Emboldened by mounting success and buoyed by a stabilized six-piece lineup, Blondie made its third — and finest — album with British glam-pop maestro Mike Chapman (Sweet, Suzi Quatro), a shameless-but-savvy Top 40 button-pusher suited to the group's growing professionalism and ambition. Together, they embraced the allure of chart-pop's heritage with a minimum of actual nostalgia.
Freed of any obvious stylistic obligations, Parallel Lines has the impatience of a teen trying on clothes. There's boppy twee ("Pretty Baby" and the winsome "Sunday Girl"), peppy rock ("Hanging on the Telephone" and "Will Anything Happen," both written by ex-Nerves guitarist Jack Lee), catchy nonsense ("One Way or Another"), Berlin-era Bowie atmospherics ("Fade Away and Radiate") and, most shockingly at the time, disco. Credit Blondie's creative courage and prescience that "Heart of Glass," which was a divisive breach of new-wave faith at the time thanks to the percolating sequencer line and Clem Burke's lisping high-hat, now sounds as timeless and right as the cover of Buddy Holly's "I'm Gonna Love You Too," which follows it.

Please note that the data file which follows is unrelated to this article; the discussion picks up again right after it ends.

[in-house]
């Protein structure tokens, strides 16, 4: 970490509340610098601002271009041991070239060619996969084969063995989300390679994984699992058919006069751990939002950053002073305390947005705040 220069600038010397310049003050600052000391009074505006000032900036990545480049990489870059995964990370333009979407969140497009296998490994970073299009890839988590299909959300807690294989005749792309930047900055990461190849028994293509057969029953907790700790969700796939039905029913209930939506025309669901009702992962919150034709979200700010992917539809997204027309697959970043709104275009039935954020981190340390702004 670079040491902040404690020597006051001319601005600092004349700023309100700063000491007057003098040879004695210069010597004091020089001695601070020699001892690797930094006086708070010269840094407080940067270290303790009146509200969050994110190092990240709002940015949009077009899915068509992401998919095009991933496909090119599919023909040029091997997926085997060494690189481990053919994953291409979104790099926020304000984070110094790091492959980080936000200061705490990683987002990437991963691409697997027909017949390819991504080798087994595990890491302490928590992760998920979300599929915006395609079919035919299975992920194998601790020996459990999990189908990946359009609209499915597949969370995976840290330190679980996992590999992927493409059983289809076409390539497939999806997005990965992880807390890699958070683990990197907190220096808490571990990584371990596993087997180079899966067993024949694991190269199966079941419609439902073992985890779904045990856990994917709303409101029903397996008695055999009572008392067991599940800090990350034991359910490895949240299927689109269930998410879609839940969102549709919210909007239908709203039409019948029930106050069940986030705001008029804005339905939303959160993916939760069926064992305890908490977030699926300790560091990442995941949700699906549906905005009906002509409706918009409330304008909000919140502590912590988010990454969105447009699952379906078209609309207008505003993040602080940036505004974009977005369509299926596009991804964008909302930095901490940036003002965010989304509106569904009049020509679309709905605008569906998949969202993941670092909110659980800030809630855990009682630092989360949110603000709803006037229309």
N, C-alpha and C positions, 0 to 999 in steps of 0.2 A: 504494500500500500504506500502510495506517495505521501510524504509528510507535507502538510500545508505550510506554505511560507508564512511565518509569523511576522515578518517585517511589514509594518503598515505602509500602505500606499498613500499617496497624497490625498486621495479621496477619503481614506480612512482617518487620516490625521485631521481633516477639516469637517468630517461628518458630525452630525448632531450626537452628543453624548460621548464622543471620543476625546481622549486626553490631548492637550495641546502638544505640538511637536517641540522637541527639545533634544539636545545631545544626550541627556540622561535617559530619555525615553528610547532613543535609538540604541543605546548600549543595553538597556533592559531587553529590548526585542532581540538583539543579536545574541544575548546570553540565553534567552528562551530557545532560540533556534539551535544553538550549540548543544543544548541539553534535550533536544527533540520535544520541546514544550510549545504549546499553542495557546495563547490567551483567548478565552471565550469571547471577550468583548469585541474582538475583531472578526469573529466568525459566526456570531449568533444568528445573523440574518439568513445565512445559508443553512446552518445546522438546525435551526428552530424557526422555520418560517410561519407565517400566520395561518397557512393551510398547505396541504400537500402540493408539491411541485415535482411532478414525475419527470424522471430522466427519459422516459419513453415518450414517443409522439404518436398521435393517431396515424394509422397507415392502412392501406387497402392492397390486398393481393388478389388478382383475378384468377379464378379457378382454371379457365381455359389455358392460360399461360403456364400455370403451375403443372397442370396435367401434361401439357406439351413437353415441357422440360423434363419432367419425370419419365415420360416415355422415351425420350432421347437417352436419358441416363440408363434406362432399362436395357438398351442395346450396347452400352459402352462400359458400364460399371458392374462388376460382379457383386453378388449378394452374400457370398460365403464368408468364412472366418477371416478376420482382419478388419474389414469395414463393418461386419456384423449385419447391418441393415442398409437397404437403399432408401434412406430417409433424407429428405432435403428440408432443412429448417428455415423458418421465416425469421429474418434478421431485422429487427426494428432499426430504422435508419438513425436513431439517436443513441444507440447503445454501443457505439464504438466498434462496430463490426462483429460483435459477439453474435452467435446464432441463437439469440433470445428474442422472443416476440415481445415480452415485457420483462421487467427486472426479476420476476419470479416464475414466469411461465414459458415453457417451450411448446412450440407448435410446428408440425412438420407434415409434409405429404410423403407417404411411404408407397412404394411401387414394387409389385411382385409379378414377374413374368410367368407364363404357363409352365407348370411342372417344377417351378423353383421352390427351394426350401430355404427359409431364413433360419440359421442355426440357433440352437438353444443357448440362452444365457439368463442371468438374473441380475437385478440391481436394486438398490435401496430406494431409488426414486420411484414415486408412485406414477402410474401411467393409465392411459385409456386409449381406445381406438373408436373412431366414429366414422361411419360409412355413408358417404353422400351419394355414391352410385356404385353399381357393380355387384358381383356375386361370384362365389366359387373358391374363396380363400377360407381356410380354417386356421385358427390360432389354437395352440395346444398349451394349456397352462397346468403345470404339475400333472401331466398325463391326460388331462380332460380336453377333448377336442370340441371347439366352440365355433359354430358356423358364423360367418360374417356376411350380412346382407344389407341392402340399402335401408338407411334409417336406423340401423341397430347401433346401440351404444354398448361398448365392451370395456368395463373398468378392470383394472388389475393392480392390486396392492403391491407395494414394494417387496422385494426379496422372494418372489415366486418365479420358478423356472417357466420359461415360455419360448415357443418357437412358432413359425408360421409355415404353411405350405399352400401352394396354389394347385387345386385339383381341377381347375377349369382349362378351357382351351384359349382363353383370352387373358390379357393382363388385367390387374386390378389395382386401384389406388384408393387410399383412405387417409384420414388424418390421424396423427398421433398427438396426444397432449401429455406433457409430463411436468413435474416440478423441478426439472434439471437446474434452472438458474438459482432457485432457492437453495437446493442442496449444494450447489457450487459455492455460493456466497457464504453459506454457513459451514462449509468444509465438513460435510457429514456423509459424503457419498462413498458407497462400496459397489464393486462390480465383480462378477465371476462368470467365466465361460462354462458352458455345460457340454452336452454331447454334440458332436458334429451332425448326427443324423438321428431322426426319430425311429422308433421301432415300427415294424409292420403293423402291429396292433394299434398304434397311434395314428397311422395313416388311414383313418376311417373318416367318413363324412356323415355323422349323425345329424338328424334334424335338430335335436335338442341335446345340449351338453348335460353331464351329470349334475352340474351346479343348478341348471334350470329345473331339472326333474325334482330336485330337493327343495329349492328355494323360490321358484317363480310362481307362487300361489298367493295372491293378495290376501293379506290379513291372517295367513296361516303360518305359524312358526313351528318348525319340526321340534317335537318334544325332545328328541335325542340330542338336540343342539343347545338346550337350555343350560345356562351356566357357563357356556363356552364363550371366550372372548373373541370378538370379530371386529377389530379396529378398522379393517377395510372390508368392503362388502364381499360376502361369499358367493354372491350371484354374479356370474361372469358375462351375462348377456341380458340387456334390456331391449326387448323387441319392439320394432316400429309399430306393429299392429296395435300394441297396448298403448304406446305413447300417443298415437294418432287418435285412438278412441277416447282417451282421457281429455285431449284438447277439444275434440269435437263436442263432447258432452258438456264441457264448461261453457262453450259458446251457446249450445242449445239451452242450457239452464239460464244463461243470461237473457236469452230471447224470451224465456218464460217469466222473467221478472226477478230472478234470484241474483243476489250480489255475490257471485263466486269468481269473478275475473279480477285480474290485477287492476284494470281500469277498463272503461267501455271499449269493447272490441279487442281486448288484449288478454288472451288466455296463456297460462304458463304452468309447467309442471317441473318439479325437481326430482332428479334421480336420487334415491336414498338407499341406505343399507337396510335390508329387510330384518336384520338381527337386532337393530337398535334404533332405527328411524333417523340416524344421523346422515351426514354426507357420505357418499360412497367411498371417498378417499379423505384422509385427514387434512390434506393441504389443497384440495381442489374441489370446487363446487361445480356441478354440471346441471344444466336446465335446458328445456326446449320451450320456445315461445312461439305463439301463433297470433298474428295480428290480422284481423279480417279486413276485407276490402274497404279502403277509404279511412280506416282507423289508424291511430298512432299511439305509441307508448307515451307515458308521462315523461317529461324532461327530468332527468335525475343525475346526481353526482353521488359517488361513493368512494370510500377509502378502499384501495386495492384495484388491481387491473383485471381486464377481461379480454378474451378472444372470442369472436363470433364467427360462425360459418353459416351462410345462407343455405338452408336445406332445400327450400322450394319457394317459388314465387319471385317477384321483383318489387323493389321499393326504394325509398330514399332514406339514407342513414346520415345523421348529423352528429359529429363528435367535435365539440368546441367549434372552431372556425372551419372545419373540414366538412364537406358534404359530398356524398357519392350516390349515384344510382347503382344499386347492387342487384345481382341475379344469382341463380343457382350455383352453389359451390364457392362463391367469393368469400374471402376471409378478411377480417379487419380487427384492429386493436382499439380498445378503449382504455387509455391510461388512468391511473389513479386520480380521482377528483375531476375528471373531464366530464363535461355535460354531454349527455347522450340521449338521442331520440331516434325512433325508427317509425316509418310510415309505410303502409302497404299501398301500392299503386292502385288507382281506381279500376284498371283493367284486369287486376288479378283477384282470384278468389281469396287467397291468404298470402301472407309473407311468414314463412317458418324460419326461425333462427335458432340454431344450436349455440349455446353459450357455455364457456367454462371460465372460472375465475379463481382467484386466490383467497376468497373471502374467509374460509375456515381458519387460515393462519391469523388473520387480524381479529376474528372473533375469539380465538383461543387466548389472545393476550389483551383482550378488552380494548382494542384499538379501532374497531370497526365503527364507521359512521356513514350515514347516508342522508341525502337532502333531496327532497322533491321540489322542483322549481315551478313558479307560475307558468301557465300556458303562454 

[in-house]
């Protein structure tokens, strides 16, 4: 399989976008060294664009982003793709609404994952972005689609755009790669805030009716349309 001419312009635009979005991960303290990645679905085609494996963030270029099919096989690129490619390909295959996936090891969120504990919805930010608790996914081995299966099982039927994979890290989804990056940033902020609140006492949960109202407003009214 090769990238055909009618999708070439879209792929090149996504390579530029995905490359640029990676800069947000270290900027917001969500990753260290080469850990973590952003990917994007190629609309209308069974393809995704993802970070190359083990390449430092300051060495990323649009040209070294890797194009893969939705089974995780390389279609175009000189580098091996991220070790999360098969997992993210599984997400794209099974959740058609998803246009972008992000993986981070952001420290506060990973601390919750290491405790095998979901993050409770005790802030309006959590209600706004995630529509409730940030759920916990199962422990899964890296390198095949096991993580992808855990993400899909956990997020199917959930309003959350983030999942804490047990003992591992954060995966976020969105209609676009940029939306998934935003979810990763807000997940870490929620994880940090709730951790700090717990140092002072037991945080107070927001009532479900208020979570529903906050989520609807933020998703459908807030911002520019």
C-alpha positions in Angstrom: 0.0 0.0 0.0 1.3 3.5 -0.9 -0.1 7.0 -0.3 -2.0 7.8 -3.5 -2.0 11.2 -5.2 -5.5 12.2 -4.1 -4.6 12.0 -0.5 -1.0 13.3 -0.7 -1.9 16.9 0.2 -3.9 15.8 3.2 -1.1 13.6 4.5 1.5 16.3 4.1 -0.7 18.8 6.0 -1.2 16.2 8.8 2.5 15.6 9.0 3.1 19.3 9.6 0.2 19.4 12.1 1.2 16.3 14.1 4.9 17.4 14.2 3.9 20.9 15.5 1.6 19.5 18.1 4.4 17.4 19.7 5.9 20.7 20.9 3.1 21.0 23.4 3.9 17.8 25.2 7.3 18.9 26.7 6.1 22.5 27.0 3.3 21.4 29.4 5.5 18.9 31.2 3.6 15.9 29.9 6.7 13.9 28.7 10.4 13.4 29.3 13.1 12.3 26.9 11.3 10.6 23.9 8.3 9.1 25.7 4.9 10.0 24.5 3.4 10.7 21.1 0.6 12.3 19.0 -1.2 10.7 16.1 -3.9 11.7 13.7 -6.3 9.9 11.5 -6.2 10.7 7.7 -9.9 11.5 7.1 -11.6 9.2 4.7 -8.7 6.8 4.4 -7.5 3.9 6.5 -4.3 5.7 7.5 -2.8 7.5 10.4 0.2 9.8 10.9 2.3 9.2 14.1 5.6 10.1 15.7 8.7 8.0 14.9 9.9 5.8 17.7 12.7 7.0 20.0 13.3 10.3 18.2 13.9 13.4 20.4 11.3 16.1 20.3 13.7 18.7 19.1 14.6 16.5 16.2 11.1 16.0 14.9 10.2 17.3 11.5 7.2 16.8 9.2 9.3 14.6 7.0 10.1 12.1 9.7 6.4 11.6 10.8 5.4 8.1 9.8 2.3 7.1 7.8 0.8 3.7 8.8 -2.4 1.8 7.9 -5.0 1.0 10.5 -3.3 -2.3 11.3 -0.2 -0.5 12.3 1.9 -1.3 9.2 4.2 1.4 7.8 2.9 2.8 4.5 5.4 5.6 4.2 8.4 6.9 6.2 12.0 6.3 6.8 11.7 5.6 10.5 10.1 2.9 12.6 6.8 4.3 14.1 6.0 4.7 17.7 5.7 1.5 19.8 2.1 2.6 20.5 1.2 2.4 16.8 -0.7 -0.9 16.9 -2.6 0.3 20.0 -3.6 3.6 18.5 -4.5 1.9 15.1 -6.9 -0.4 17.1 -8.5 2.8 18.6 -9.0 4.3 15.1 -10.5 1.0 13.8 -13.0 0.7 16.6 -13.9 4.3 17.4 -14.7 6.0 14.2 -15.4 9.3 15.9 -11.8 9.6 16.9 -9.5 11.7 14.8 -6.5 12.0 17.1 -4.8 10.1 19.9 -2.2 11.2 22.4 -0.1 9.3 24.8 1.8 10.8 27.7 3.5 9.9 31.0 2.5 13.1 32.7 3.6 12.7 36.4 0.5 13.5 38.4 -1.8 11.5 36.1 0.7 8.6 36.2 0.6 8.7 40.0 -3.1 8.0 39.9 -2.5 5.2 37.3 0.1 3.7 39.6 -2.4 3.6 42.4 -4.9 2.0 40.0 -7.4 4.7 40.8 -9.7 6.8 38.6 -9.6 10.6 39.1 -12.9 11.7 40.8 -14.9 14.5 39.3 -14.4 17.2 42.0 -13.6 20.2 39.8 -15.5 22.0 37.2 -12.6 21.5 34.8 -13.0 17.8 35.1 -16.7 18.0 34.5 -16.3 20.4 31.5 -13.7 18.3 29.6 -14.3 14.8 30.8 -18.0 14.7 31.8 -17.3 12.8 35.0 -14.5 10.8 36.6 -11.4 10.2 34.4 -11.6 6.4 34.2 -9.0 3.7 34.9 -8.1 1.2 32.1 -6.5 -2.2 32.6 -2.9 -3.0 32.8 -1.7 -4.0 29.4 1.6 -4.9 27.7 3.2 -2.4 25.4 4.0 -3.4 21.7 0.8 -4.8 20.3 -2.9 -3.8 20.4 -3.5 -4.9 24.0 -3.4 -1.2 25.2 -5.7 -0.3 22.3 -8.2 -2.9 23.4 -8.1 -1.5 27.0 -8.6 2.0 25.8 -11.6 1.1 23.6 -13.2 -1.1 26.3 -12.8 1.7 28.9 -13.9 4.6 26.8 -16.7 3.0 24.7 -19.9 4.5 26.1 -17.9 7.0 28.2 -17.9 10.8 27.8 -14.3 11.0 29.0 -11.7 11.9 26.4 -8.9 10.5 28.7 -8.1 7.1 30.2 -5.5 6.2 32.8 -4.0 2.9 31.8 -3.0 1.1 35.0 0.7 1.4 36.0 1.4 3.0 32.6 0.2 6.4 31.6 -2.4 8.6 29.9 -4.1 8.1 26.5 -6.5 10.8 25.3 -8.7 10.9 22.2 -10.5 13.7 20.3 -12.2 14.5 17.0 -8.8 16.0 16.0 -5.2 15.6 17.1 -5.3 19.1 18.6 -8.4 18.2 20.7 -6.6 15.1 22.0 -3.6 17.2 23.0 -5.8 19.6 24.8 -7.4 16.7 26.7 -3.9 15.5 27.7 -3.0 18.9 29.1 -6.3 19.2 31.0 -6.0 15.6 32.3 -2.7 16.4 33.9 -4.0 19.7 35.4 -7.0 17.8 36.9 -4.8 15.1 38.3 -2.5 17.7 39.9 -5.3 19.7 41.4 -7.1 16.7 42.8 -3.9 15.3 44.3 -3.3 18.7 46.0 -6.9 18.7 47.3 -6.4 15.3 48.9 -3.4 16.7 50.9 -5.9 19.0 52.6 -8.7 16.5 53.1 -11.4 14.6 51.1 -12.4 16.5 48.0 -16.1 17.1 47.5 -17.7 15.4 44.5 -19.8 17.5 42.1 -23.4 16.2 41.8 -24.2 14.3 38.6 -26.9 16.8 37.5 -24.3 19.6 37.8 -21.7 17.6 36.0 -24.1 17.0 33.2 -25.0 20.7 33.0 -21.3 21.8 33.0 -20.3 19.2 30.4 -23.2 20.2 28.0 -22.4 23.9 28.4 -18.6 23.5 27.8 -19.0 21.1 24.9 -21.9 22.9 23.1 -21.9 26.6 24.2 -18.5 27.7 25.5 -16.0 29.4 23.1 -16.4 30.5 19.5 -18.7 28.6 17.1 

Given all the styles it encompasses, the album could have been chaotic, but judicious song selection and Deborah Harry's relaxed singing ties it all up in a pretty bow. Made by recent graduates of New York's rock fringe — the first to sell themselves to a mainstream audience — this thoughtful but harmless set of tunes is a virtual master class in full-color MTV pop.